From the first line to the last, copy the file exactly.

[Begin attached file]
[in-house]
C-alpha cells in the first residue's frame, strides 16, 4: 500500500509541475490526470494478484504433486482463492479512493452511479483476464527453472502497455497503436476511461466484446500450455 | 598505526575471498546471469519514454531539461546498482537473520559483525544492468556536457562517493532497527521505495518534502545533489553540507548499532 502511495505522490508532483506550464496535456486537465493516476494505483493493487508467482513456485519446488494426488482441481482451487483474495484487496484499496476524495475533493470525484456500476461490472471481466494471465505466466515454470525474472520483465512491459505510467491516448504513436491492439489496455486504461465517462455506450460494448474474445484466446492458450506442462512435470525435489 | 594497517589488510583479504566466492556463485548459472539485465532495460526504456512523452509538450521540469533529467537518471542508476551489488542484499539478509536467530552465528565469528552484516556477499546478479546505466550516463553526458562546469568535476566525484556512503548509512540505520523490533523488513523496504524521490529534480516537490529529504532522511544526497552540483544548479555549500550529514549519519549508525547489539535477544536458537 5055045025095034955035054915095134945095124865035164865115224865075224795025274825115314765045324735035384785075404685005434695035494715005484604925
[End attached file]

[in-house]
C-alpha cells in the first residue's frame, strides 16, 4: 500500500509541475490526470494478484504433486482463492479512493452511479483476464527453472502497455497503436476511461466484446500450455 | 598505526575471498546471469519514454531539461546498482537473520559483525544492468556536457562517493532497527521505495518534502545533489553540507548499532 502511495505522490508532483506550464496535456486537465493516476494505483493493487508467482513456485519446488494426488482441481482451487483474495484487496484499496476524495475533493470525484456500476461490472471481466494471465505466466515454470525474472520483465512491459505510467491516448504513436491492439489496455486504461465517462455506450460494448474474445484466446492458450506442462512435470525435489 | 594497517589488510583479504566466492556463485548459472539485465532495460526504456512523452509538450521540469533529467537518471542508476551489488542484499539478509536467530552465528565469528552484516556477499546478479546505466550516463553526458562546469568535476566525484556512503548509512540505520523490533523488513523496504524521490529534480516537490529529504532522511544526497552540483544548479555549500550529514549519519549508525547489539535477544536458537 5055045025095034955035054915095134945095124865035164865115224865075224795025274825115314765045324735035384785075404685005434695035494715005484604925